By Vickie Mitchell
As a day’s play ends in early March at the 2011 Honda Classic golf tournament, buzz is the word that best describes the lobby bar at PGA National Resort and Spa in Palm Beach Gardens, Fla.
Golf fans and players pour off the resort’s Champions course and gather five deep around the lobby’s iBar as the soulful sound of a bagpipe rises above the din of conversation. It is the happiest of happy hours in “the heart and soul,” of the hotel, as Iris Acosta describes the lively lobby.
With 40,000 square feet of meeting space to the right and 350 guest rooms to the left, the lobby and iBar are “right in the middle,” said Acosta, the resort’s director of sales.
“It is physically perfect for getting people to congregate and to network. If you have a group of 200 here, you would sort of own the lobby. The lobby becomes your living room; it is where they [groups] can operate from.”
The iBar also is central to PGA National’s $65 million renovation, a commitment made by Walton Street Capital, which began pouring money into the now 30-year-old resort after buying it in late 2006.
The renovation has been termed a “reinvention,” an apt description for the changes at the sprawling 2,340-acre resort, best known for five championship golf courses.
Round two begins
After a three-year break, round two of renovations is about to begin. Guests rooms will shift from sedate Southern to comfortable contemporary, bringing them into agreement with the rest of the resort. Two existing restaurants will be reworked to make them more useful to group business. The resort’s original golf course will be closed until November as it is improved.
The buzz about PGA National goes beyond its makeover. Months after it was sold, the resort snagged the Honda Classic. It was a return to prominence on the golf circuit for PGA National, which had hosted no major tourneys since 2000 after being the site of the 1983 Ryder Cup, the 1987 PGA Championship and, from 1982 to 2000, the PGA Seniors Championship.
This year’s Honda Classic saw its biggest crowds ever as Tiger Woods played the tourney for the first time. Honda also announced it had signed on for another four years at PGA National.
Business beyond golf
Although the resort has 90 holes of golf, two golf schools — the David Leadbetter Golf Academy and the Dave Pelz Scoring Game School — and a club-fitting lab, its business is not all tied to the sport.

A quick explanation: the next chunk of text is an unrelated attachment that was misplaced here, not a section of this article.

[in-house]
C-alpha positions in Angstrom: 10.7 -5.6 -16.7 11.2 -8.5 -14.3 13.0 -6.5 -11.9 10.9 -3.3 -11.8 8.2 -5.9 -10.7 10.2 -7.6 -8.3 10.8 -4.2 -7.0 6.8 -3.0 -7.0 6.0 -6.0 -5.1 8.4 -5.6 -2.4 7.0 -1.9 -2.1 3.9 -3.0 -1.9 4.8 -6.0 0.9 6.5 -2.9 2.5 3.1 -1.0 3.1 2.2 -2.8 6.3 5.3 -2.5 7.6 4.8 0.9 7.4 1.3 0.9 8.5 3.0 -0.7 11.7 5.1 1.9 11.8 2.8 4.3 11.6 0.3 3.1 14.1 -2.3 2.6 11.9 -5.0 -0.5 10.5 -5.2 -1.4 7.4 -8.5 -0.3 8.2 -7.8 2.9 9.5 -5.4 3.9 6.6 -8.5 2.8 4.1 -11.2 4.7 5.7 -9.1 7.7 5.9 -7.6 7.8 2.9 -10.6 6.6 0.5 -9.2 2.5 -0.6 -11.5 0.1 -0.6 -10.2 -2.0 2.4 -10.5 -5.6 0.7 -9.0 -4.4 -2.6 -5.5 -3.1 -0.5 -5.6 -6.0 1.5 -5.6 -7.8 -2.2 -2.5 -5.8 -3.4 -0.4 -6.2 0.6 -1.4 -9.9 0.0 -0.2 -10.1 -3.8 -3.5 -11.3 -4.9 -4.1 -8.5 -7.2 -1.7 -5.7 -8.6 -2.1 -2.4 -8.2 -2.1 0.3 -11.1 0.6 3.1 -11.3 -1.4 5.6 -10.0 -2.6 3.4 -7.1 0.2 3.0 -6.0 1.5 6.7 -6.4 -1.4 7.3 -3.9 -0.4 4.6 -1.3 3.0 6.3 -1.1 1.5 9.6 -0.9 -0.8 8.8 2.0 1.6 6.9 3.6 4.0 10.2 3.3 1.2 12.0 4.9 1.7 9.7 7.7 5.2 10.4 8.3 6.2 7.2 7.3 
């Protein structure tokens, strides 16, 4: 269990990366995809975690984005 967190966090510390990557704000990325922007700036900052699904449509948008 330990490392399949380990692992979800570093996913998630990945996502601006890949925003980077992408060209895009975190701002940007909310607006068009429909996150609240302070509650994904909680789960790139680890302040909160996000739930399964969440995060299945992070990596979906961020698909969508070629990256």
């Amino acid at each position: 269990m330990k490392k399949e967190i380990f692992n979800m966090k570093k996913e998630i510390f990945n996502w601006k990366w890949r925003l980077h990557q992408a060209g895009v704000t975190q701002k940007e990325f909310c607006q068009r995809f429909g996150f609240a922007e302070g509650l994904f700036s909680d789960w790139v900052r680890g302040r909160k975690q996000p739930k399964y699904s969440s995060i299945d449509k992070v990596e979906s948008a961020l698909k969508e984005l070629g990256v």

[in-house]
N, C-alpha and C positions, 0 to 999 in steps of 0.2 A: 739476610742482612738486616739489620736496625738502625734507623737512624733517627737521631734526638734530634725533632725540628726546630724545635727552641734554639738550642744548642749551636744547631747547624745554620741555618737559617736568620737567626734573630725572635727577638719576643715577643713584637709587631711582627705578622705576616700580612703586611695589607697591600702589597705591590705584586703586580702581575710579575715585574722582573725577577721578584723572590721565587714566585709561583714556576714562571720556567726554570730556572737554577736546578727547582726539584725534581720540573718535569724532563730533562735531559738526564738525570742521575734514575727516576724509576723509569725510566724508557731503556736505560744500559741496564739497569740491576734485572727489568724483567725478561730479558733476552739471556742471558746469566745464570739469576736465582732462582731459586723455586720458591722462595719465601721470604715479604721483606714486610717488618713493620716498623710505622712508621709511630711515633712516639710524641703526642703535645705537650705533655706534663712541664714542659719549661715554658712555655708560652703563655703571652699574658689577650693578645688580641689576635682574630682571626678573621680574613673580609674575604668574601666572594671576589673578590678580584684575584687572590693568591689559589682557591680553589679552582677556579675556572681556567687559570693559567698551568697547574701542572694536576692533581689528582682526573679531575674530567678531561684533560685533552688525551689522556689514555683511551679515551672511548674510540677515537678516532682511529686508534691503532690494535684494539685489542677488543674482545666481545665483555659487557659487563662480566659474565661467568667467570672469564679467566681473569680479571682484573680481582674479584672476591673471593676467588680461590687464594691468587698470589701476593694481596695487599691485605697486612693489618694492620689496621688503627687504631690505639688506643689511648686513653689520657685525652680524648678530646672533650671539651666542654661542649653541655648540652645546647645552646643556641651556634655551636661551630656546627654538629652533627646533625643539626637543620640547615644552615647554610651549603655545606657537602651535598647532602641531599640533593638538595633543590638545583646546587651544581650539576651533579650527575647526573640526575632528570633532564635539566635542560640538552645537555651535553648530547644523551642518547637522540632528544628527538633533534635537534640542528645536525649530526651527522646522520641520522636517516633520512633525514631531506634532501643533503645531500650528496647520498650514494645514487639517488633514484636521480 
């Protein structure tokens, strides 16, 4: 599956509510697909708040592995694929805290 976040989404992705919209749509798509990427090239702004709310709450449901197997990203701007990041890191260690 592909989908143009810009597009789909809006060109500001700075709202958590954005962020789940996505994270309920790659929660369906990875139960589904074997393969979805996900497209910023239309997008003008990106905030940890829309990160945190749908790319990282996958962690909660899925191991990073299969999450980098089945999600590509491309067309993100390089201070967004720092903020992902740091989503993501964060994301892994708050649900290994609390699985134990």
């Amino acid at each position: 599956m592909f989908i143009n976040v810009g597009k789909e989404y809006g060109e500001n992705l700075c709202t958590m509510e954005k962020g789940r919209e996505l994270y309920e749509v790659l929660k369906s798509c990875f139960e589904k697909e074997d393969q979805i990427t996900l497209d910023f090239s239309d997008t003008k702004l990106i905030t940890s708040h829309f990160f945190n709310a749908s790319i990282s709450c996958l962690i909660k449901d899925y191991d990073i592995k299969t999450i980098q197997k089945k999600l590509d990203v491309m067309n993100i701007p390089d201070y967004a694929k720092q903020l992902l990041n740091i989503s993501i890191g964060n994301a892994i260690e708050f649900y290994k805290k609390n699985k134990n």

Acosta, who joined the staff 18 months ago, was surprised to learn that about 60 percent of group business at PGA National does not involve golf. Still, the importance of golf and the visibility the Honda Classic provides cannot be discounted, she said.
“It is tremendously invaluable. It gives the planners and our guests an opportunity to see our capability to run and host such a world-class event. It demonstrates our capability to take care of their groups as well.”
On par for meetings
There’s no question that PGA National is a property aimed primarily at meetings and other group business. Some 70 percent of its business is defined as group; about 40 percent of those groups are repeat clients, according to Acosta.
So it is fitting that in the first round of renovations, existing meeting spaces were upgraded with Bose sound systems, zone lighting, built-in screens and, of course, new decor and furnishings.
Two small ballrooms — the Bella Lago and the Vista — were added in a separate wing that is adjacent to the conference wing. The 2,310-square-foot Vista has views of the resort’s iconic zero-entry pool, which are the same views guests enjoy from the lobby and iBar.
The conference wing is easy to navigate and all on one floor. A covered drive makes it easy to drop off attendees at a separate entrance that leads from a 3,200-square-foot prefunction area into the nearly 10,000-square-foot PGA Ballroom.
Along long hallways that connect the ballroom to the hotel lobby are a number of varied meeting spaces, among them the 4,410-square-foot British Open Ballroom, a 58-seat tiered amphitheater, a boardroom and a meeting room adjacent to an atrium courtyard where meals and breaks are often taken, and a number of smaller meeting and breakout rooms.
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